For a generation, Catholics from the Archdiocese of Los Angeles have sung, prayed, lit candles, and wept each January during the Requiem for the Unborn.

Offered at the Cathedral of Our Lady of the Angels for two decades, and in parishes before that, the Mass mourns every unborn child killed by abortion during a single day in the greater Los Angeles area. It began as a memorial to one of those children — the son or daughter of its composer, John Bonaduce.

Now 72, Bonaduce is a church musician known for combining traditional and contemporary styles in a way that is reverent and unabashedly joyful. After an early career in Hollywood, he entered liturgical music fulltime in 1990.

The turning point of his faith journey had come more than a decade earlier when at the age of 26, he paid for his girlfriend to have an abortion.

By that time, he had slipped away from his Catholic roots. It never occurred to him that an abortion took a child’s life. His friends assured him it was the best decision.

When he realized that there had been a child, “my conscience was seared,” he said.

That night he rushed to a church in Santa Monica and pounded on the rectory door. When a priest answered, Bonaduce begged to make a confession then and there.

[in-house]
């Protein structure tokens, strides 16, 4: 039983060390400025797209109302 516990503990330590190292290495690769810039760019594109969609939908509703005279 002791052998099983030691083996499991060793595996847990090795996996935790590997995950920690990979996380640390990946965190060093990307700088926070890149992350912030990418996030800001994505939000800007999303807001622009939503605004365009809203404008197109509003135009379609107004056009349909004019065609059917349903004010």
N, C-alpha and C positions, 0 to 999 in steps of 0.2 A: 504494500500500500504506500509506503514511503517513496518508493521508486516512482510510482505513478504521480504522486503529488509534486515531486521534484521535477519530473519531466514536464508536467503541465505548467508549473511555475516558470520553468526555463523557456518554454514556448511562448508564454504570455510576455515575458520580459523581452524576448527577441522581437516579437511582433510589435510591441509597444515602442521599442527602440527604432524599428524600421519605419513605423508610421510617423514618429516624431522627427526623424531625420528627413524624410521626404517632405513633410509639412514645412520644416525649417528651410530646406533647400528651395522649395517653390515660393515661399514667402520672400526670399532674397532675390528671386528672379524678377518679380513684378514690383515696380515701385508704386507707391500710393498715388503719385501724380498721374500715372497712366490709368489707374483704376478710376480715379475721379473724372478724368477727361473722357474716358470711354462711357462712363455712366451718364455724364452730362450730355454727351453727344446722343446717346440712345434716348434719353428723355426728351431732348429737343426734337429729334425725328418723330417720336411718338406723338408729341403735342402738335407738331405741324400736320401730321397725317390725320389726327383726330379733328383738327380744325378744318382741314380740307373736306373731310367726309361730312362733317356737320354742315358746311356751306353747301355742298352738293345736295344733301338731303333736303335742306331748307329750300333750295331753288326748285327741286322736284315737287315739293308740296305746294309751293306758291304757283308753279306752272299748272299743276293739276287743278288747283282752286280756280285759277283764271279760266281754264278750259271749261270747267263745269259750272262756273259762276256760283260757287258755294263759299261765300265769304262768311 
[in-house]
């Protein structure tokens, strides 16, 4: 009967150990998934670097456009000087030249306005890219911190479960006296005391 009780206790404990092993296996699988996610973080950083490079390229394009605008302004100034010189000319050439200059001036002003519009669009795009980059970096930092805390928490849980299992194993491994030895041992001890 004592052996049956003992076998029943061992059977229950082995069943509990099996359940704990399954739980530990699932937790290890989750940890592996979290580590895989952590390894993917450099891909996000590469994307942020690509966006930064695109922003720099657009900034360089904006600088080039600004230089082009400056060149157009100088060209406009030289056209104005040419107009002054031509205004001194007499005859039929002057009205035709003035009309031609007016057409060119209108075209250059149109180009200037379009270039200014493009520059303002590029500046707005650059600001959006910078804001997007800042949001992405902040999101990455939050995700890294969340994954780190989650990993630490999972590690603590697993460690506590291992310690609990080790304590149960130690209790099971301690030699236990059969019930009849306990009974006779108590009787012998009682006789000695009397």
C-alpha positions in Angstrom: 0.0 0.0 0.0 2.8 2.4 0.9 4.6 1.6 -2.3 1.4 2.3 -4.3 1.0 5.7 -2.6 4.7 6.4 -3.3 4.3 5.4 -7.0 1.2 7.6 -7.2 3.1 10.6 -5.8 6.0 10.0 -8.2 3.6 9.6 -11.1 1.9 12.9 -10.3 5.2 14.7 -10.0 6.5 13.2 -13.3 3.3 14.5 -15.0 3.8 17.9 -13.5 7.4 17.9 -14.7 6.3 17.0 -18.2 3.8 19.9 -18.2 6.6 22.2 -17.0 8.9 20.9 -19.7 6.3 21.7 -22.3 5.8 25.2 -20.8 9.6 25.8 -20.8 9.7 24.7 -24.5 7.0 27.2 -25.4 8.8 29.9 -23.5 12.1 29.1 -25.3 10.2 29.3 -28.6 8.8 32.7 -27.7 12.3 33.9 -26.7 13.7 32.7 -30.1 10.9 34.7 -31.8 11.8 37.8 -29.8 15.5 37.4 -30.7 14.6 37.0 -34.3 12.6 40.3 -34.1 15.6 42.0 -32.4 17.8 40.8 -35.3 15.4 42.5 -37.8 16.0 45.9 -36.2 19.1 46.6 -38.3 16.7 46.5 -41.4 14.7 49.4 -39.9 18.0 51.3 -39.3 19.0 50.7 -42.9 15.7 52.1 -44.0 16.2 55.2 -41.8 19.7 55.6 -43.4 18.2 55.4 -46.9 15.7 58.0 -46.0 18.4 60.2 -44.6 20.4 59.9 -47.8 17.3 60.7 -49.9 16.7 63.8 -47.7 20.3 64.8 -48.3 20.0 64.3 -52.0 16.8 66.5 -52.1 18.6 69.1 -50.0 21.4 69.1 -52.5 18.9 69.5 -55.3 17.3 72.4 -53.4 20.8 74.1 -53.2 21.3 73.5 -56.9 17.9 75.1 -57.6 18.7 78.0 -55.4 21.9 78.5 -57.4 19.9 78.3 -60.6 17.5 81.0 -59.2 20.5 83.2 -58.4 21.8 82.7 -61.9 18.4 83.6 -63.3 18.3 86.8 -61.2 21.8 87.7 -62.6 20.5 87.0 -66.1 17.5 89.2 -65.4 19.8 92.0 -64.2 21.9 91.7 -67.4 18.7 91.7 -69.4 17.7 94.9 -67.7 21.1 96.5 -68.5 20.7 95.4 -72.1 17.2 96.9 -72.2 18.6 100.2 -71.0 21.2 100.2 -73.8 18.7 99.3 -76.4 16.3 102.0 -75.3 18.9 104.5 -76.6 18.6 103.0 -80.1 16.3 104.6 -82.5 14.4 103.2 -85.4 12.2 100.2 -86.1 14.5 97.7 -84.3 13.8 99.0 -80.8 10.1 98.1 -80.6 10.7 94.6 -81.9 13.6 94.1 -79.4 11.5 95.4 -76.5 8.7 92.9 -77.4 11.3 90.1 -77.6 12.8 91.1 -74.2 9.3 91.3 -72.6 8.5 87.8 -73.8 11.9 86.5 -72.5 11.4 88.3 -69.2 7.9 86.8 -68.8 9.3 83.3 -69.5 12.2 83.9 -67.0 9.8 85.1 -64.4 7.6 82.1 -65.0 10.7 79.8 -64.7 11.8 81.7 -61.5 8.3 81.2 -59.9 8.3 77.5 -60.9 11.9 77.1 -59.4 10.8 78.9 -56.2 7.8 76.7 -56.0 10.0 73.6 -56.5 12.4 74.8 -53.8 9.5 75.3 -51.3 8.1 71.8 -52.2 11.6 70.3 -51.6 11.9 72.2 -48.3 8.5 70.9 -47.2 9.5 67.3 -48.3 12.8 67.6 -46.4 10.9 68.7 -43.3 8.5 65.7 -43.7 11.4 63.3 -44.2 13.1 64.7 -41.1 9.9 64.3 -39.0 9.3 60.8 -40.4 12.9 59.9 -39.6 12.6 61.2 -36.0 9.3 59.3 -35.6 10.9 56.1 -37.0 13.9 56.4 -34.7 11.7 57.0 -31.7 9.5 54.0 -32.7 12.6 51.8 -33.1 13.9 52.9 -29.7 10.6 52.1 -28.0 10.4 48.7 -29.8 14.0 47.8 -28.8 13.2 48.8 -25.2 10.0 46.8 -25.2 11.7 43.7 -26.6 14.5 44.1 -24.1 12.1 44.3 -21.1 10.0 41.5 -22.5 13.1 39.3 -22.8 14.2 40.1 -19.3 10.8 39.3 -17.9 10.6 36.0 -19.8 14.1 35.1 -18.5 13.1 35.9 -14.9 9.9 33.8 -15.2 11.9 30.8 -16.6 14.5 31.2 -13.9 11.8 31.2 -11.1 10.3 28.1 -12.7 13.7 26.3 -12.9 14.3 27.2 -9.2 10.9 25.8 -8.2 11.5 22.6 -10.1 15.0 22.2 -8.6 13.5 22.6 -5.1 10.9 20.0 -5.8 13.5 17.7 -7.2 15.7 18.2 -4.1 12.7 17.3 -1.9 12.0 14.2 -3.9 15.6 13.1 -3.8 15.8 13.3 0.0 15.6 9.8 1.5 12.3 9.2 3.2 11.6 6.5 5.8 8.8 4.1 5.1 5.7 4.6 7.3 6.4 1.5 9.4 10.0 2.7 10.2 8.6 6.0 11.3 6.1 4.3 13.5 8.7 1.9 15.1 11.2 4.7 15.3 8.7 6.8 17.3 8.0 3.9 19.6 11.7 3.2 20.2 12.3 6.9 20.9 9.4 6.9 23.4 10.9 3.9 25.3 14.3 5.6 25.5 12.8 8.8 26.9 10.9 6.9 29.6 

“He was very good to me,” Bonaduce recalled.

“It was genuine. I had come to it on my own — that this was a bad thing I had invested in. It’s 135 bucks for an abortion to get me out of a jam. A terrible, terrible idea. But embracing it is powerful. And God is your friend on a whole new level after you’ve acquired this level of self-knowledge.”

His return to the Church took three years. He wrote Requiem for the Unborn with support and input from his wife, Eileen.

Some of the musical settings came to him almost instantly, while others took years to compose. It debuted in 1995.

The heart of the Mass — which was offered this year on Jan. 20 — is a candle-lighting ritual. Parishioners in the darkened cathedral carry forward large votive candles, each representing a child who died in an abortion that day in greater Los Angeles.

Two decades ago, there were more than 450 candles. This year there were 120, though part of the reduction is due to increased use of abortion pills that aren’t registered in surgical statistics….

From Angelus News